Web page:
Well, thanks Janet. While with all the cash hopefully with Nokia's cash when that comes in some time in the near future don't let those big investment bankers talking anything foolish though, okay, on the acquisition front.

Janet Point

We'll make sure of that. Thank you.

Bill Nasgovitz - Heartland Funds

Thank you.

Operator

We'll take our next question from Tom Carpenter with Hilliard Lyons.

Tom Carpenter - Hilliard Lyons

Hello, again.

Bill Merritt

Hi, Tom.

Janet Point

Hi.

Tom Carpenter - Hilliard Lyons

In the past couple of years, the model had shifted from per unit royalties to kind of ratable flat fee over a fixed time period given you guys and the other firm certainly. As you look out both this year and going forward not just 3G the LTE and maybe some new endeavors on your end. Do you think the nature of licensing deals is going to stay that way or is it going to be on a case by case basis?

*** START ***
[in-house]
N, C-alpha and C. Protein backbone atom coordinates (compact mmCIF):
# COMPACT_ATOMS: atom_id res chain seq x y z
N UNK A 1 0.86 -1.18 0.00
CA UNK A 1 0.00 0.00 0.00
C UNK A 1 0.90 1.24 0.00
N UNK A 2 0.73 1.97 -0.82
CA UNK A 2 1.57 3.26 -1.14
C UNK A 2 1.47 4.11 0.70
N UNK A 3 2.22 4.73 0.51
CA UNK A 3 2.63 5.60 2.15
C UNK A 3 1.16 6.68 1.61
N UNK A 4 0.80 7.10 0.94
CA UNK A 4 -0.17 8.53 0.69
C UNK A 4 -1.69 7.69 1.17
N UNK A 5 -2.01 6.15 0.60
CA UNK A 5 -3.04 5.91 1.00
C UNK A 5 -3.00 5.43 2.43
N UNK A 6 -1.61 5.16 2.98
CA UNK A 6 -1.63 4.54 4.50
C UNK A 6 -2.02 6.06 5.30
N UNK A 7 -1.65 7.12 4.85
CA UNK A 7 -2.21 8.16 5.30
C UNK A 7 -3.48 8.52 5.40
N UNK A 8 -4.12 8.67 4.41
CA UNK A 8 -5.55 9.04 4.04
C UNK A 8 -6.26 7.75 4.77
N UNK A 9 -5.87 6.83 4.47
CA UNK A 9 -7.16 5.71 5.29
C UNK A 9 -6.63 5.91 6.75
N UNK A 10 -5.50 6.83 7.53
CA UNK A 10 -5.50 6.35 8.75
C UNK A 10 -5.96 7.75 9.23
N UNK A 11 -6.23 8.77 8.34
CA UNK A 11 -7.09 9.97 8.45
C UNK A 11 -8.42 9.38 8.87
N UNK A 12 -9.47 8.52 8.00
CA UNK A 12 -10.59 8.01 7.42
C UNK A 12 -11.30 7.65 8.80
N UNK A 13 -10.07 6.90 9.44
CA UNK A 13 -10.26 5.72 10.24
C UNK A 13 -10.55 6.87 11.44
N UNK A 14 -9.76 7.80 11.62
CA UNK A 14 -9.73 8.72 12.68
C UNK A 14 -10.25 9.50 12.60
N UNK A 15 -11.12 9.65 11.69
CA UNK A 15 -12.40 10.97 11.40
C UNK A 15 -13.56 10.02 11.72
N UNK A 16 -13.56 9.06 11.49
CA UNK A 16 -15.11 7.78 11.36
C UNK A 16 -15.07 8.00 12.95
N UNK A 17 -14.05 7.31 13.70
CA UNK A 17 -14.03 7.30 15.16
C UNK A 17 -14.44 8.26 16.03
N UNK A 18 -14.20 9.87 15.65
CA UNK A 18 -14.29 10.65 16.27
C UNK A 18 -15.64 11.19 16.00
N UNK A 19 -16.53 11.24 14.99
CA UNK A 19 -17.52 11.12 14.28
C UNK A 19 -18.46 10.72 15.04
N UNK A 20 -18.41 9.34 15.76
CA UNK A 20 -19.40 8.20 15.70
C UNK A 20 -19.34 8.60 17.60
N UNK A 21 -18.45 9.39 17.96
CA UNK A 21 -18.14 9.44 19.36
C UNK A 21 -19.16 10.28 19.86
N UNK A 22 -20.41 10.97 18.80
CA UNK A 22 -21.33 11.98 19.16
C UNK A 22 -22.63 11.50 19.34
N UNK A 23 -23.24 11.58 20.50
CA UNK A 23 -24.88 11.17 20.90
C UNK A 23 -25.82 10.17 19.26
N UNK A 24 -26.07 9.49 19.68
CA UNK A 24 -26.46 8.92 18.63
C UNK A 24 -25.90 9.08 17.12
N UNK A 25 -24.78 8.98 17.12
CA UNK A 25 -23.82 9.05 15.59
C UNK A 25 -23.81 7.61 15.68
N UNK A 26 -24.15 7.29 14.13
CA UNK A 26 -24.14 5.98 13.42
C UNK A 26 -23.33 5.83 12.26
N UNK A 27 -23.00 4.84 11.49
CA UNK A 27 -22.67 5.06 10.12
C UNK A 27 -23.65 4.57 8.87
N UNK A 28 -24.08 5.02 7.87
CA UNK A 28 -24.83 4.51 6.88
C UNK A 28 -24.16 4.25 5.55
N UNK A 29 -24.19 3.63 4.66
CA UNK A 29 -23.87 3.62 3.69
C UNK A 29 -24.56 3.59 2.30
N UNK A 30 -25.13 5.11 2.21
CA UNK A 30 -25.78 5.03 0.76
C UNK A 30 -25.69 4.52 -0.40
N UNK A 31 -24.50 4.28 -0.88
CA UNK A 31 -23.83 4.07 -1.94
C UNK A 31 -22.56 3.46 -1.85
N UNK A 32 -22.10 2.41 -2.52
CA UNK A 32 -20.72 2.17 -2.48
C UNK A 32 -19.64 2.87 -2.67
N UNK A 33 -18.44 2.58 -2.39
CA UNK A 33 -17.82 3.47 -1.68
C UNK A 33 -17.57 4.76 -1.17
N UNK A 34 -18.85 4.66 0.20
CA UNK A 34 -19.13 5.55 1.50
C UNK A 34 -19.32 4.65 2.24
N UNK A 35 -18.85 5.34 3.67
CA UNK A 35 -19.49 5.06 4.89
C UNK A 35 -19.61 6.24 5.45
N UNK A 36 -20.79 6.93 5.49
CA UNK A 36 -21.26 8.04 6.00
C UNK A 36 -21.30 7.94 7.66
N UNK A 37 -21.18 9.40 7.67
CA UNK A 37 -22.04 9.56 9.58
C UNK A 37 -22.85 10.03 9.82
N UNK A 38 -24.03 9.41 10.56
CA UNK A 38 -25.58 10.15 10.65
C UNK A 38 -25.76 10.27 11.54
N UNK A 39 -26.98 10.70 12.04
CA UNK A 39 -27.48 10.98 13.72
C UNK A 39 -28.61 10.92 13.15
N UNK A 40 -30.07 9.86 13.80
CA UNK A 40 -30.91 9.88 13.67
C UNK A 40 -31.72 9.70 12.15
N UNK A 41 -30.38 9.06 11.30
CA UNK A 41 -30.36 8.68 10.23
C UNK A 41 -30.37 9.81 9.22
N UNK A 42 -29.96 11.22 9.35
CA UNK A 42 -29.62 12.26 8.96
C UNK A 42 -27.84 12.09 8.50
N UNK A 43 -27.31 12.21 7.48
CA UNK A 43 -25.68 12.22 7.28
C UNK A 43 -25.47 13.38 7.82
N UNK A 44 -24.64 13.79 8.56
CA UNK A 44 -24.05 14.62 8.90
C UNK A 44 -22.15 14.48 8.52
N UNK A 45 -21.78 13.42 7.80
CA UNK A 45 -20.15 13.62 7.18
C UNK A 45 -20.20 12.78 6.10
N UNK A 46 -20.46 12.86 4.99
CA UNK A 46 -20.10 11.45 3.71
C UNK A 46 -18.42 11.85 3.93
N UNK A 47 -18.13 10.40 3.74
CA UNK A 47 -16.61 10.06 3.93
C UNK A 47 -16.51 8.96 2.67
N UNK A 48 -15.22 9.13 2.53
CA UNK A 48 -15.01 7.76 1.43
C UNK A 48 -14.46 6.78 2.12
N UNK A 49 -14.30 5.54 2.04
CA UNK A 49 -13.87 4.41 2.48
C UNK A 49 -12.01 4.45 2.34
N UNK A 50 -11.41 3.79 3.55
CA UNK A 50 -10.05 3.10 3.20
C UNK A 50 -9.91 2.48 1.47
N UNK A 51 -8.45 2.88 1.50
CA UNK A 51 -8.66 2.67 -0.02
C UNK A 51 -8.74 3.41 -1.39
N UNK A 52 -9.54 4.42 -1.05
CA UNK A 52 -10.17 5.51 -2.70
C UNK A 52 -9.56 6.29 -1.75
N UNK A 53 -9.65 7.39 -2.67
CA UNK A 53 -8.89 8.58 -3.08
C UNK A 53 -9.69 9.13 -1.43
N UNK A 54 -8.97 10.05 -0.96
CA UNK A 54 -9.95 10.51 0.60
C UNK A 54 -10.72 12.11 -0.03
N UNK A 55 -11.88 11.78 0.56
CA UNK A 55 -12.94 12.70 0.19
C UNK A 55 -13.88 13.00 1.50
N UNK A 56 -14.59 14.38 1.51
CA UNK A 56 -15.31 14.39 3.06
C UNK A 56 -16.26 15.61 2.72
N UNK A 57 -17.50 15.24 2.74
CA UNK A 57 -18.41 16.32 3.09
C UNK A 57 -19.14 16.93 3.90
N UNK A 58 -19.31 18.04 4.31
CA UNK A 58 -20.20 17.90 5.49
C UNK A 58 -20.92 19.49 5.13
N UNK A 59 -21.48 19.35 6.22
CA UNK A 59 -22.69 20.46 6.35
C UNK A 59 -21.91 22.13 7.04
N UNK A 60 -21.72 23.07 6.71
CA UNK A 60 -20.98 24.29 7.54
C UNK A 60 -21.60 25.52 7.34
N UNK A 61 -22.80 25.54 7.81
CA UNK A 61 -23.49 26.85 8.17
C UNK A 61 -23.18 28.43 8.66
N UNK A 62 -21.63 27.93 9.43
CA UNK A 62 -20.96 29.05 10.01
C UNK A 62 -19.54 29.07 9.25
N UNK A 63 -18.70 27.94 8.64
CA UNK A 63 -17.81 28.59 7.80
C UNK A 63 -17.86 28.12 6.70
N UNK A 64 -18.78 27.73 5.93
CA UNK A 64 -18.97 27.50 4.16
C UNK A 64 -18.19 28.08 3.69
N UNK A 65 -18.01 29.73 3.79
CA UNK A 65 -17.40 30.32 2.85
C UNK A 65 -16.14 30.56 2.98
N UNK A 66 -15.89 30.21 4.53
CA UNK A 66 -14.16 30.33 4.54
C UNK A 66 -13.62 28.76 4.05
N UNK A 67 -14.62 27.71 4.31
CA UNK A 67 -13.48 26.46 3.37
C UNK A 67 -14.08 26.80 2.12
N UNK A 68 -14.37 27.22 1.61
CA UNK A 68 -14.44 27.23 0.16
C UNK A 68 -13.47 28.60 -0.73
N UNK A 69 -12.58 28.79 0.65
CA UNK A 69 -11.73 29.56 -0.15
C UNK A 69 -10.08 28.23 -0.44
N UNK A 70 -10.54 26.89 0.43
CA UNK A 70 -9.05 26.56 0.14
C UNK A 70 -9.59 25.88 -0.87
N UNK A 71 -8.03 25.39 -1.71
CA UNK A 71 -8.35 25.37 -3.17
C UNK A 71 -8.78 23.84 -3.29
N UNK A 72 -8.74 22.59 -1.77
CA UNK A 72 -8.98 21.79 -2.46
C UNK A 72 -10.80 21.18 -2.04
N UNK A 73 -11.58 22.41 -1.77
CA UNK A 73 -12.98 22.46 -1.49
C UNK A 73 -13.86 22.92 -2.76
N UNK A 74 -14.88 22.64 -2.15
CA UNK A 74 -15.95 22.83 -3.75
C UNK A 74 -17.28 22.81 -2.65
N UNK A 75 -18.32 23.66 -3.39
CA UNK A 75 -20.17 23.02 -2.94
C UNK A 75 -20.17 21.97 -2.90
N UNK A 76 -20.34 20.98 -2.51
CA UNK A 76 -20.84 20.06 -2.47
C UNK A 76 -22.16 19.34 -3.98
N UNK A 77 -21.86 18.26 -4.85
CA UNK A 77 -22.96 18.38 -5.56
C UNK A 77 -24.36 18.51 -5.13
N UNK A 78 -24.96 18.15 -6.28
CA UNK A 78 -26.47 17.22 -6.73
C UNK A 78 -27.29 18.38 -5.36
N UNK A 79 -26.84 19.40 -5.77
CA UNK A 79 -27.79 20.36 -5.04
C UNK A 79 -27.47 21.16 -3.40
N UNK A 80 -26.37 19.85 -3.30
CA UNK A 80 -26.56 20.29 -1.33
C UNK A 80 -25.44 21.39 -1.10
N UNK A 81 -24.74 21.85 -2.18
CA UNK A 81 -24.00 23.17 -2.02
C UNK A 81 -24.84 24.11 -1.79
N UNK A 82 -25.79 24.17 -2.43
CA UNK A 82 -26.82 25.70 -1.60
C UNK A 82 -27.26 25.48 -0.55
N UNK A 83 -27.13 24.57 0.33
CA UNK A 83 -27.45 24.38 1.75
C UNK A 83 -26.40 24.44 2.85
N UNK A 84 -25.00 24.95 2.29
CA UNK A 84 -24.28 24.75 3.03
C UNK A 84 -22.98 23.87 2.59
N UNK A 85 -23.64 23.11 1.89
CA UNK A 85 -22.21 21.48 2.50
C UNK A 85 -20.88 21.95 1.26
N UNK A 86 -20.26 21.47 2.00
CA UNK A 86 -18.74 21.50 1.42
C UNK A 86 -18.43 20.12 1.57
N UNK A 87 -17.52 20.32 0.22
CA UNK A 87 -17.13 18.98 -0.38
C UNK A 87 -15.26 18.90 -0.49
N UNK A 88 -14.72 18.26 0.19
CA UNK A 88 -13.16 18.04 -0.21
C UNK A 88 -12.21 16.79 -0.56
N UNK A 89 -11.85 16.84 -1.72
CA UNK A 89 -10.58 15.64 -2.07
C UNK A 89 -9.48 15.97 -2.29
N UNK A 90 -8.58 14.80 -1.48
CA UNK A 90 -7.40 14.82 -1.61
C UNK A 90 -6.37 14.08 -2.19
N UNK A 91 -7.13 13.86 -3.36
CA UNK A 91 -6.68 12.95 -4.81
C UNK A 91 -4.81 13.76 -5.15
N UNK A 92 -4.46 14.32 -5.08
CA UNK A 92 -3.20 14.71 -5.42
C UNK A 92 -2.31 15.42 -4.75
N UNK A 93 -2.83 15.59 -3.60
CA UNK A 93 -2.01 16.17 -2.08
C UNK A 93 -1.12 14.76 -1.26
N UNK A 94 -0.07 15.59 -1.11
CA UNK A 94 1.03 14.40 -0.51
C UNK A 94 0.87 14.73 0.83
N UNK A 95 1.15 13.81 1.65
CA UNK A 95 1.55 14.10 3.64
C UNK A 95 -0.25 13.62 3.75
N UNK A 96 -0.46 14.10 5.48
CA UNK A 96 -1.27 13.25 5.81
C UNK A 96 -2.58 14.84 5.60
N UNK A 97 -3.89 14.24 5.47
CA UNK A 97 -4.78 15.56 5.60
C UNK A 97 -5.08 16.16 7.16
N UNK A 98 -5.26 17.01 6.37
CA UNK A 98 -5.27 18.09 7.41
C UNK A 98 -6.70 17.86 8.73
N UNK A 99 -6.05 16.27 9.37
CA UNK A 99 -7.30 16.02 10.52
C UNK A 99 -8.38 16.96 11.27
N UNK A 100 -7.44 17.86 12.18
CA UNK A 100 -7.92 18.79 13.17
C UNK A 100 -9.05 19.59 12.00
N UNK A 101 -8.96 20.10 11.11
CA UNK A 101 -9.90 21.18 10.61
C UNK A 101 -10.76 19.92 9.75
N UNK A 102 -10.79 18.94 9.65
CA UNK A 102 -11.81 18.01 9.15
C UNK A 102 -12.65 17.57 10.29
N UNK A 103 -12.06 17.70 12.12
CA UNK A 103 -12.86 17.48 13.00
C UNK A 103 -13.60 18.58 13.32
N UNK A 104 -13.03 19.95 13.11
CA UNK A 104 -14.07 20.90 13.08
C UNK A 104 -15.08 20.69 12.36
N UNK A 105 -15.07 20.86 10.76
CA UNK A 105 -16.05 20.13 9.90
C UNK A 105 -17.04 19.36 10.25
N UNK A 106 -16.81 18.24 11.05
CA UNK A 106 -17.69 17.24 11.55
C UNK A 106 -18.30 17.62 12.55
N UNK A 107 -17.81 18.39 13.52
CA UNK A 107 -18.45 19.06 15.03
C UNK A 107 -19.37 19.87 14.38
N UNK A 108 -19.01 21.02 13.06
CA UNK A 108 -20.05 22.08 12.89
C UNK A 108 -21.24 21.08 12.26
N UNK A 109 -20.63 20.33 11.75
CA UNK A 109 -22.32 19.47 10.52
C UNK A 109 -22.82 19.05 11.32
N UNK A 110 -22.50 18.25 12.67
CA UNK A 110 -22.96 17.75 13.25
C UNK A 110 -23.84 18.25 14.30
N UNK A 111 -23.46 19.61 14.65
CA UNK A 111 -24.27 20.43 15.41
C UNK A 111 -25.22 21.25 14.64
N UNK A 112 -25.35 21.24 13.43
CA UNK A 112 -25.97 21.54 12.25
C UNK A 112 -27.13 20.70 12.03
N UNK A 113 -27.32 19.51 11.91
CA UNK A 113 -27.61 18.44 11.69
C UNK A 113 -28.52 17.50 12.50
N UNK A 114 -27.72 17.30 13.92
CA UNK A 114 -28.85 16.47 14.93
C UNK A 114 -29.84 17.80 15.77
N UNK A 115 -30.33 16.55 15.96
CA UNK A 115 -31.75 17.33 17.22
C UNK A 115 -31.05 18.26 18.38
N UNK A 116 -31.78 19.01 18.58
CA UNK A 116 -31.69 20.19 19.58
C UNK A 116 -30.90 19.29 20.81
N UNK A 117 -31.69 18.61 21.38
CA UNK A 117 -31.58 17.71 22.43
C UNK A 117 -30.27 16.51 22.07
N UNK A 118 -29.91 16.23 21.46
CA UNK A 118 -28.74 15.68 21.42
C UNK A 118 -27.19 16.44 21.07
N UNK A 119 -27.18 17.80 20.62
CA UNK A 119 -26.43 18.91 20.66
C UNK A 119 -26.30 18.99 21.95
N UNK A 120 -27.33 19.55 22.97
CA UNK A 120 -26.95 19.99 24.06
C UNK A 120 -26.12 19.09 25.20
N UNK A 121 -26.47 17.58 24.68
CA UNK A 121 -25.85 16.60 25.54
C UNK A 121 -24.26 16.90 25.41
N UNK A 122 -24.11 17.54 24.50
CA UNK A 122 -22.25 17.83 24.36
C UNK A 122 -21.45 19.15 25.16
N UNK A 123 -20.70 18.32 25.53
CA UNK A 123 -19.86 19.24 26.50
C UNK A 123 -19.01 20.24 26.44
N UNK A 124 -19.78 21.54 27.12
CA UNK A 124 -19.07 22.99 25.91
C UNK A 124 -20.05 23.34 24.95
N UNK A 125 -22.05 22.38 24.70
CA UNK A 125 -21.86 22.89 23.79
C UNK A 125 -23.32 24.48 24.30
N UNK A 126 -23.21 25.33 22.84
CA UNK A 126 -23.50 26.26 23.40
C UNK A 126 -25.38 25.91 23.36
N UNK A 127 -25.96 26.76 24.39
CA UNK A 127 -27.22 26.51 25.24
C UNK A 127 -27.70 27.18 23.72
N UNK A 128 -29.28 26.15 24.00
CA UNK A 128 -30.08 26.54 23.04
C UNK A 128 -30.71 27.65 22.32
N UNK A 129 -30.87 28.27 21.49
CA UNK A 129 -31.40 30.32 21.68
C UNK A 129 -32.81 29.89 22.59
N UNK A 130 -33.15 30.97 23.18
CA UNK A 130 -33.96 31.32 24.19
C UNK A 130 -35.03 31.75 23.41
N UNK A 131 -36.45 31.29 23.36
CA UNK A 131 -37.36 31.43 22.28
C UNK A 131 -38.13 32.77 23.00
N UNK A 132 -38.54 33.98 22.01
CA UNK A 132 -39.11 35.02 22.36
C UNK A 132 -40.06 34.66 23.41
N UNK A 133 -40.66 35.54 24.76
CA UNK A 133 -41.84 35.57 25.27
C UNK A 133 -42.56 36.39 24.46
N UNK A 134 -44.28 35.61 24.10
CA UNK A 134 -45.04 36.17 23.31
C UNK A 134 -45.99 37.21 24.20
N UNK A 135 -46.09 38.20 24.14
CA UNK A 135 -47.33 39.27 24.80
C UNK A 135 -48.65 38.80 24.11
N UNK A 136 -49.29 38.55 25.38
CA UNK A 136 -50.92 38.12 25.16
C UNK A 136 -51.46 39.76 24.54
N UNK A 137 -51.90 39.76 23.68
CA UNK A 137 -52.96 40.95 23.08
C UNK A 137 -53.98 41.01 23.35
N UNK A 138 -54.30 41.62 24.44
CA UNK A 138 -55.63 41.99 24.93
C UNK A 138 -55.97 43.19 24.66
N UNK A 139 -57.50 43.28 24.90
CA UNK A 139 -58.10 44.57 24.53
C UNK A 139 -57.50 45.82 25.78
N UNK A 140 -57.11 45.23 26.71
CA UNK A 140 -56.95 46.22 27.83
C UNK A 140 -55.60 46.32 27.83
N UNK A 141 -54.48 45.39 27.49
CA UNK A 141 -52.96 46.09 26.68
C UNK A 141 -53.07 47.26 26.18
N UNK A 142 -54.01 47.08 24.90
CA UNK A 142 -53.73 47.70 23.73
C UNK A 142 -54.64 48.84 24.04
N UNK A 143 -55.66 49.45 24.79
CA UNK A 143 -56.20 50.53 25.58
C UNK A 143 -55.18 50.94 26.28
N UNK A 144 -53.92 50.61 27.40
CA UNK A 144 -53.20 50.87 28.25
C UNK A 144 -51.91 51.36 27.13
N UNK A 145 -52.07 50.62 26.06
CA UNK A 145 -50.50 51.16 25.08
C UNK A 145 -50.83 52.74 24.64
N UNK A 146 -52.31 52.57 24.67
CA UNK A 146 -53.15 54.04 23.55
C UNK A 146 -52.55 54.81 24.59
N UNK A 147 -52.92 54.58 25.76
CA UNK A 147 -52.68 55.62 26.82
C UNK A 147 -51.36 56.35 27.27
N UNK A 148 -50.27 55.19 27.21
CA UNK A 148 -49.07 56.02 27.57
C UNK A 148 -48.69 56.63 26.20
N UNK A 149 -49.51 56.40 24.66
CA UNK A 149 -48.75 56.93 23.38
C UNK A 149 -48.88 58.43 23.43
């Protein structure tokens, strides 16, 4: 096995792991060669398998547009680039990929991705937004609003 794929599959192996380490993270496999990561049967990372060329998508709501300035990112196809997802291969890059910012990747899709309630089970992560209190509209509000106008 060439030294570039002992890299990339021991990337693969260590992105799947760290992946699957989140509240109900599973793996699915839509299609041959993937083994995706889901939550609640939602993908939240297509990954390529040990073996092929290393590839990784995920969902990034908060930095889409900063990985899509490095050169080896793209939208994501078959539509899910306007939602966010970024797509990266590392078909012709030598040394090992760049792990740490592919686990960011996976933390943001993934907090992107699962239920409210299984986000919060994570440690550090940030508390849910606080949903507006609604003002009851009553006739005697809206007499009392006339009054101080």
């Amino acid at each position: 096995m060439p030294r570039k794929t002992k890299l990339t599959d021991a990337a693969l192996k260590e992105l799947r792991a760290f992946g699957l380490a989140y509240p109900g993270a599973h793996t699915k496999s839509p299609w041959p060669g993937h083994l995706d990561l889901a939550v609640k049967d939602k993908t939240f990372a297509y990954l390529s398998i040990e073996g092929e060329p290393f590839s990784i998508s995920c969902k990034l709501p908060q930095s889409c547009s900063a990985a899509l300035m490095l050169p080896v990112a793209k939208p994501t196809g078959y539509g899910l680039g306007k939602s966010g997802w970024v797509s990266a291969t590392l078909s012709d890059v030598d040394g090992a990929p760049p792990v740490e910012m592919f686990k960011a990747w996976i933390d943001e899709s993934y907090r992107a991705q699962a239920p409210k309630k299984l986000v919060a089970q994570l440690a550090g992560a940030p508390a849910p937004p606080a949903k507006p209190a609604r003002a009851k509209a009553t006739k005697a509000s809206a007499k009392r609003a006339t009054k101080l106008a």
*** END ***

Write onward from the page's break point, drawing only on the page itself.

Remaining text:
Bill Merritt

I think it always will be case by case. I think that there was a level of stability in the market for a while that made fixed price deals maybe easier to do and I think not just the economic downturns, I think that's a short-term thing. But I think that the upside opportunities with respect to other wireless devices I think the shifting of the players in the market with Apple's emergence and are they going to take more share away from other folks and other things I think has created an environment where, I also want to say fixed price deals are -- you can't do, but I think you have to both sides have that things to a little harder how those deals will be structured depending upon how longer the period of time those are covering.